Street Lights and Street Striping Requests
Do you know of a dark street in District A that you believe might qualify for a new street light? Please fill out a form (click here), and email it directly to my office at firstname.lastname@example.org. Houston Public Works will evaluate the street to see if it qualifies for a new light. There is limited money available to fund new street lights in District A. Please get your requests in before the money runs out!
Please note that this is for new lights only. If there is a street light that is out, please contact CenterPoint Energy directly by filling out this form (click here). You will need the street light number located on the light pole.
Is there a street where the lanes are hard to differentiate because of a lack of markings? Please contact 3-1-1 to let them know that a street needs re-striping. You will be issued a Service Request Number. Please either email that number to my office at email@example.com or call us at 832-393-3010.
Advocating in Austin
I traveled to Austin yesterday to testify in favor of HB 1956, relating to certain contract and notice requirements applicable to certain facilities used to house inmates or releasees from the Texas Department of Criminal Justice.
As Chair of the Public Safety & Homeland Security Committee, I spearheaded changing the ordinances related to group homes after a 2017 fire in a boarding home and an unlicensed lodging facility resulted in three deaths and the emergency evacuation of 29 elderly and disabled residents. The updated ordinances requires permitting and safety inspections to protect those living in and around the group homes.
This bill would prohibit the Texas Department of Criminal Justice (TDCJ) from entering into certain types of housing contracts with facilities lacking proof of a permit and would further be required to maintain and submit records related to alternative housing to municipalities and state elected officials.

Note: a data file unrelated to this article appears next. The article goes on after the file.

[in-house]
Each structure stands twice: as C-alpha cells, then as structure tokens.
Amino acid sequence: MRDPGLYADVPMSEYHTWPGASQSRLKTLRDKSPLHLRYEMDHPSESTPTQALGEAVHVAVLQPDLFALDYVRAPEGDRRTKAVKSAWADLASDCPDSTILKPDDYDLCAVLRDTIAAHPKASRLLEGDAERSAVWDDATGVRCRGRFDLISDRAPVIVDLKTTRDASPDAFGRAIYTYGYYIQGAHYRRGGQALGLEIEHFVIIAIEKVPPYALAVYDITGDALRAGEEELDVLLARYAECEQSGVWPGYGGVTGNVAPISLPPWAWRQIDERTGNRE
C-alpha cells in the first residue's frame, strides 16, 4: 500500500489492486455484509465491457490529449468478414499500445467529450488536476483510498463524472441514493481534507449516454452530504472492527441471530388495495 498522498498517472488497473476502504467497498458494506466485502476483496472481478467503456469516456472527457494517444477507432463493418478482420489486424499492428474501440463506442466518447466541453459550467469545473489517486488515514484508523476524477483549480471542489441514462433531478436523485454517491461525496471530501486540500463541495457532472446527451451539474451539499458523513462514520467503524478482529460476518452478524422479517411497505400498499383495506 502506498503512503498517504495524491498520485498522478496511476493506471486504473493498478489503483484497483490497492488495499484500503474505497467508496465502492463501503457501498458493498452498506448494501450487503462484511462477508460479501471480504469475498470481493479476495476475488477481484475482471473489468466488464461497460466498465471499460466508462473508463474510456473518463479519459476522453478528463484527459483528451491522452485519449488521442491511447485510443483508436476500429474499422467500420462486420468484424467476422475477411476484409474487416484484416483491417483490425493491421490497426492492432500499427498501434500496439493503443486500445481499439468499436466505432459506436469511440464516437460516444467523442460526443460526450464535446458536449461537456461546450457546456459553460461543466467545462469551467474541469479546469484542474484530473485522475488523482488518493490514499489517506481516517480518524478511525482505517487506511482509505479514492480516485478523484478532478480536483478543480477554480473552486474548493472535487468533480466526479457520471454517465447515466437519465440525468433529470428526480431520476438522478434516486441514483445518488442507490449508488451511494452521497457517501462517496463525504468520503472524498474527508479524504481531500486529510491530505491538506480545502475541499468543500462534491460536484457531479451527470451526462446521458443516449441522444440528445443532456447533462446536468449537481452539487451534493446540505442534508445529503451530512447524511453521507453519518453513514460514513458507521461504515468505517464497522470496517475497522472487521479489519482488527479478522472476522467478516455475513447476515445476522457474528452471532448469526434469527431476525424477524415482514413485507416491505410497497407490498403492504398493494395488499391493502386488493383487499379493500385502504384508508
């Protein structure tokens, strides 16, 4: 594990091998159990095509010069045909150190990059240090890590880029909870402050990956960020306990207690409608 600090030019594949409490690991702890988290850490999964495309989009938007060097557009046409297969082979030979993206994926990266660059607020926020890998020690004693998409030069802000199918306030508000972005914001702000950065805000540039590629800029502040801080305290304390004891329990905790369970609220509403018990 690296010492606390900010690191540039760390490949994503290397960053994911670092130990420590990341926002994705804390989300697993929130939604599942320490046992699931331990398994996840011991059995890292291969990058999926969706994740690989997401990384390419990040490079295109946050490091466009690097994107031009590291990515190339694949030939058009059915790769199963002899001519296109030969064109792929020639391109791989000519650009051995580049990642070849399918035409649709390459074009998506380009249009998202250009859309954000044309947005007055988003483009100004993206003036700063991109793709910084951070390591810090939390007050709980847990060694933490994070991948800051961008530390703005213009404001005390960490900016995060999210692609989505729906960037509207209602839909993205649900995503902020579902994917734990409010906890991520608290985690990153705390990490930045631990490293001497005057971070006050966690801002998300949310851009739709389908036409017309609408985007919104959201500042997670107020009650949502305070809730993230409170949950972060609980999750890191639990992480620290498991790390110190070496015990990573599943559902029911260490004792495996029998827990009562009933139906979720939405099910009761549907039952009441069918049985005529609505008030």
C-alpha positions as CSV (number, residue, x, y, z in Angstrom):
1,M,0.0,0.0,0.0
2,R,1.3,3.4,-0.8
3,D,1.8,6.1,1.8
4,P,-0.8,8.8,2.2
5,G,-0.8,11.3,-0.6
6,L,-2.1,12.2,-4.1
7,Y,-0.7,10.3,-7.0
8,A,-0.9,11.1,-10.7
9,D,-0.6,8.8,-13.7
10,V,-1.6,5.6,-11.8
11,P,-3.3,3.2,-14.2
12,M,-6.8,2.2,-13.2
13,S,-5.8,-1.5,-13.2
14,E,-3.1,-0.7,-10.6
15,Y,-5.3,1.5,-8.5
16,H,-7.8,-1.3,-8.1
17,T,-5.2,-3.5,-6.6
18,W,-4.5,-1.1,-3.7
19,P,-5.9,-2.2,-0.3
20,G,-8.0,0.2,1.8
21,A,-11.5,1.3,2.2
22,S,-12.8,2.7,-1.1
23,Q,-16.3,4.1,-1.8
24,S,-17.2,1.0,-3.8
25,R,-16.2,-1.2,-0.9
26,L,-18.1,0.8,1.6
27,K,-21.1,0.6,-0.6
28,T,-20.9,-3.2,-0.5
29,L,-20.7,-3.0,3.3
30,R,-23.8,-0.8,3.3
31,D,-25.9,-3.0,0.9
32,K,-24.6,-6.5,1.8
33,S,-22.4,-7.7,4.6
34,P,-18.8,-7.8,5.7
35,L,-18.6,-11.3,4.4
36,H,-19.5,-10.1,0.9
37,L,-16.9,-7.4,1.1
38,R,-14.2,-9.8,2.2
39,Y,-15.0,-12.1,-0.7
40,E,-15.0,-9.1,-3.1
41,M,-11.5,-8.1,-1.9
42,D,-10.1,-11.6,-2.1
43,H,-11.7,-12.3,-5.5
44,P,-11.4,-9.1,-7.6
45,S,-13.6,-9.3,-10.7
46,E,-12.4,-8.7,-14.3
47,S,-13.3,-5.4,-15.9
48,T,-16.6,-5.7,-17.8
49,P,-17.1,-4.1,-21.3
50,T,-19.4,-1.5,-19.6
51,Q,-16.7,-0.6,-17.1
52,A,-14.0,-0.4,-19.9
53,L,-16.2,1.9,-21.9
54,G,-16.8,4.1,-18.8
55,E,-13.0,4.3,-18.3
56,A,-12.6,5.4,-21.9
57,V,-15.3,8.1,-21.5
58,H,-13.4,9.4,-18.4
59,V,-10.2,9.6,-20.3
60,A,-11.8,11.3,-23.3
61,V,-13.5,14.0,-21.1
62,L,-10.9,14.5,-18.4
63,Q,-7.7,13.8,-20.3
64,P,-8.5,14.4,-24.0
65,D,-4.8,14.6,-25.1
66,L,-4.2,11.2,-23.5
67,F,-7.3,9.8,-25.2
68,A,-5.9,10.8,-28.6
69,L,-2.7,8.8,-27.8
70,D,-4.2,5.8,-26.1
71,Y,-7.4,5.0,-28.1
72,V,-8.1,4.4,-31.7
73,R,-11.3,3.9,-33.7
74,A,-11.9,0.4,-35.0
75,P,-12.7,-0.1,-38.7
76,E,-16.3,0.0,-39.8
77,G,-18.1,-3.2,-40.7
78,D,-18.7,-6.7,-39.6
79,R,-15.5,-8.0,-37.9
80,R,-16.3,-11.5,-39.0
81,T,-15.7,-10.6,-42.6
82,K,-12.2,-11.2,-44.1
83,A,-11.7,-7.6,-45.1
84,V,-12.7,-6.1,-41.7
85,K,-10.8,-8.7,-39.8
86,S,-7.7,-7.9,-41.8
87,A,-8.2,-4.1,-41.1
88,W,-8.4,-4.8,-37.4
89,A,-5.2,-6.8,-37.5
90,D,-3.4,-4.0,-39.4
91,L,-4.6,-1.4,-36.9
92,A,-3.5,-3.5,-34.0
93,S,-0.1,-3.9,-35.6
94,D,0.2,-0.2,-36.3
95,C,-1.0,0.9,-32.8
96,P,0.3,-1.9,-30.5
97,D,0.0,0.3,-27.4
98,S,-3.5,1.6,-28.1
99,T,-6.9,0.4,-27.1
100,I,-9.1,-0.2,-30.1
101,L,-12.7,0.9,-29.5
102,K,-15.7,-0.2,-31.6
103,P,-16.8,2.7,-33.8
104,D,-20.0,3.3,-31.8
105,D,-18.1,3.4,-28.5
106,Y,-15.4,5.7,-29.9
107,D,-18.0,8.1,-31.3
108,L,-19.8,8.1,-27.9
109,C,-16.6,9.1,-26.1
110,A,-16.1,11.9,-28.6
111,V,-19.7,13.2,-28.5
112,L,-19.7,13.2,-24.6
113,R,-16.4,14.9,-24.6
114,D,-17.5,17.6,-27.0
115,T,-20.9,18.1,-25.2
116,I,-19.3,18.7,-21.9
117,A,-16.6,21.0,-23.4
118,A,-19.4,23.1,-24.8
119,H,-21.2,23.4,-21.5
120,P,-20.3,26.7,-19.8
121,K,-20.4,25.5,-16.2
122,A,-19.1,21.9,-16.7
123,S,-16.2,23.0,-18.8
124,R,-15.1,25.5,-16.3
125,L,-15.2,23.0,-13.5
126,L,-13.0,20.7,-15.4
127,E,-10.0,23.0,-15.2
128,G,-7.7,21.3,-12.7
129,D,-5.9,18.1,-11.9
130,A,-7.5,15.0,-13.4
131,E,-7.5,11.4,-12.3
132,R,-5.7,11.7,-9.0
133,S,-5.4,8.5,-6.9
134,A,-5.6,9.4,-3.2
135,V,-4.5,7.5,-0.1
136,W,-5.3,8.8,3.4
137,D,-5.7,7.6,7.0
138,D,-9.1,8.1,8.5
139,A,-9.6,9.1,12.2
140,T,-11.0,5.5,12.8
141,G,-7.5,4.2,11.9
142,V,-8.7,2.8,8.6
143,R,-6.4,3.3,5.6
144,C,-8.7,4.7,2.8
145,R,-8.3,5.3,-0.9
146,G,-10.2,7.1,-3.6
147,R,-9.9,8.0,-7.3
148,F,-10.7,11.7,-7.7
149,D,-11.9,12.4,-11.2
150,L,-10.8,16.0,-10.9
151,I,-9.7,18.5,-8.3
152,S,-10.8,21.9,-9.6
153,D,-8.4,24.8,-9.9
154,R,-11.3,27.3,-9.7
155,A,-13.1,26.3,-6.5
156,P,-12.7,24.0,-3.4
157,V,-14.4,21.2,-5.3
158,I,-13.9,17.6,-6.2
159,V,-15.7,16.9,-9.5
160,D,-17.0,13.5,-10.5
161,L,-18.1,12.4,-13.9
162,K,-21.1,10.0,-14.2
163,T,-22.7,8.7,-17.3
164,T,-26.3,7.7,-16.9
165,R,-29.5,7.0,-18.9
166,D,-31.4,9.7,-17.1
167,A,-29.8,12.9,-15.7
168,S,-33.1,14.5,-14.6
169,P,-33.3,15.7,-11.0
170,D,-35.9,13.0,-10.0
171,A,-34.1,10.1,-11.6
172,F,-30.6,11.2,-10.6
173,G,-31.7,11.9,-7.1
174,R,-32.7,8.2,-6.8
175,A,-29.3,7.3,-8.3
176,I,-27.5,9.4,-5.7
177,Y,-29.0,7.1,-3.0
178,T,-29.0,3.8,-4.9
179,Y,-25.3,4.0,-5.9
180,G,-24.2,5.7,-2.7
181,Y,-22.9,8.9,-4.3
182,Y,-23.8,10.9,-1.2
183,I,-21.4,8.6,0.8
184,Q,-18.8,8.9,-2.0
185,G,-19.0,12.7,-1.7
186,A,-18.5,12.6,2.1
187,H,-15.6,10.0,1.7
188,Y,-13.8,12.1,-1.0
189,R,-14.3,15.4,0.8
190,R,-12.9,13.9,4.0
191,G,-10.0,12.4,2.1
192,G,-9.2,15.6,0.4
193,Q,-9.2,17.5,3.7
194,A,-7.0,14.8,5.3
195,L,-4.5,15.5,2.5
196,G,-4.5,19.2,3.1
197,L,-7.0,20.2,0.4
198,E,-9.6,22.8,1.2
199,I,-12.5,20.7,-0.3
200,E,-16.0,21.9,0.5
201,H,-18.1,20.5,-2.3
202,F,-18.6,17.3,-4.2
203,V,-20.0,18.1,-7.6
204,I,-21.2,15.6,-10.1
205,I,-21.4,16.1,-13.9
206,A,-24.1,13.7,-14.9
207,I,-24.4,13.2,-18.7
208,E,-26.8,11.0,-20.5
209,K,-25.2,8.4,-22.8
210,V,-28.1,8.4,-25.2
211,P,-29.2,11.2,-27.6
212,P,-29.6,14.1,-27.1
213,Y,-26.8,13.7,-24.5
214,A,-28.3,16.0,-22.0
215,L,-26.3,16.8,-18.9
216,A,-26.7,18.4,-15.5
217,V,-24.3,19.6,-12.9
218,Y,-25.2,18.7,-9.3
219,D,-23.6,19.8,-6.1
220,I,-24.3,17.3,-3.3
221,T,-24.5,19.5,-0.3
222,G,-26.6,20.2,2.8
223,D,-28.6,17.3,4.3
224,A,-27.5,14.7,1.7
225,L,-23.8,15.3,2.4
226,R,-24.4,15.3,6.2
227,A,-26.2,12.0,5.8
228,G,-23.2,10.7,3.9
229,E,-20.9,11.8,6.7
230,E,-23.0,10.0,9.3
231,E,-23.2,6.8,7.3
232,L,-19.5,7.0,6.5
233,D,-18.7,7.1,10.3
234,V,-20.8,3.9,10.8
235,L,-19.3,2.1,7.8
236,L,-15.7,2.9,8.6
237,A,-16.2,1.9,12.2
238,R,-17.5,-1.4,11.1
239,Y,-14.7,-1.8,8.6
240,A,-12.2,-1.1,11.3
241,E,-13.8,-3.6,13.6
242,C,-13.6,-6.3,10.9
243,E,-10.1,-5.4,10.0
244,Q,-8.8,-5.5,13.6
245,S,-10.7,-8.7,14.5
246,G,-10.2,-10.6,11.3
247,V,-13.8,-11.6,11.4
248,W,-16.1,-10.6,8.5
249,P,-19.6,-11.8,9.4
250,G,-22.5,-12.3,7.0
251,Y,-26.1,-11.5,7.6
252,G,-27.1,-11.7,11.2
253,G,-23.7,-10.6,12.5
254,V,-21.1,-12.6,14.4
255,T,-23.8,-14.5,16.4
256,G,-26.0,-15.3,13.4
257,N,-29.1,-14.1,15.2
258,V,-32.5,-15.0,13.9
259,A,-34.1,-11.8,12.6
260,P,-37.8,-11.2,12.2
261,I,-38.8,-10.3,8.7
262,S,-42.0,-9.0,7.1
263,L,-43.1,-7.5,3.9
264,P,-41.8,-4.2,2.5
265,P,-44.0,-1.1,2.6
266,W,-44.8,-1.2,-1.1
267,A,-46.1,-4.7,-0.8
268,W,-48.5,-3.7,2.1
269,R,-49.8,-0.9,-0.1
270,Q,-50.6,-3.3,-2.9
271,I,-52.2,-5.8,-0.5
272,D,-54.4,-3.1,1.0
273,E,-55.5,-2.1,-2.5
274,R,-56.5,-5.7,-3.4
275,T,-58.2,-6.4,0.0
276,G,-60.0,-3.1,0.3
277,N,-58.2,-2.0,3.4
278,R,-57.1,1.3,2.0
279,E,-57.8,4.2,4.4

The next Public Safety & Homeland Security Committee will be on April 18th at 1:00 PM at City Hall (901 Bagby, 2nd Floor, Houston, Texas 77002). The presentation will be an update about these ordinances. You can watch live at https://www.houstontx.gov/htv/
Houston Health Department Addressing Root Causes of Youth Violence
The City of Houston is taking a public health approach to addressing youth violence. Houston Peace – Youth Violence Prevention Strategic Plan aims to address the root causes of violence and promote opportunities for prevention.
Houston Peace leverages the support of private, philanthropic, faith-based, school, and other stakeholders with existing city resources to identify and implement interventions that promote positive attitudes, beliefs and behaviors that prevent violence.
The plan contains three approaches to ensure youth in Houston are safe, healthy, and have hope for the future:
- Prevent Youth Violence – Youth violence is a significant problem for Houston. It’s also a problem that can have a long-lasting impact. This goal acknowledges that there is a need to successfully address violence beyond prevention and incorporates intervention and re-entry components. Perhaps most impactfully, this goal champions the need for collaboration to ensure successful and comprehensive violence prevention efforts.
- Promote Youth Health – Youth are in a critical period of rapid biological and socio-emotional development in which they gain independence, take risks, and form behaviors that carry into adulthood. This goal is intended to provide youth with opportunities to form healthy behaviors surrounding their physical, mental, and behavioral health choices. Like the previous goal, this goal also supports comprehensive and collaborative efforts. While health professionals can serve as a great resource for helping address the health needs of adolescents, numerous other stakeholders and partners can also support this work.
- Provide Youth Opportunities – Providing youth with opportunities can drastically alter the path of youth. It can help reduce their likelihood of engaging in violence, provide them with workforce training opportunities, and enhance their likelihood to complete secondary education. Strategies in this goal focus on providing youth in communities with a high prevalence of youth violence with equitable opportunities. These opportunities allow for youth to develop and increase protective factors at various levels.
Throughout the development of Houston Peace, the health department worked with community members, partner organizations and stakeholders to discuss what needs to be done to prevent youth violence. Focus groups were also conducted with community youth.
Houston Peace is intended to undergo changes based on community needs, feedback, data and capacity.
View the plan at 4youthvoice.org.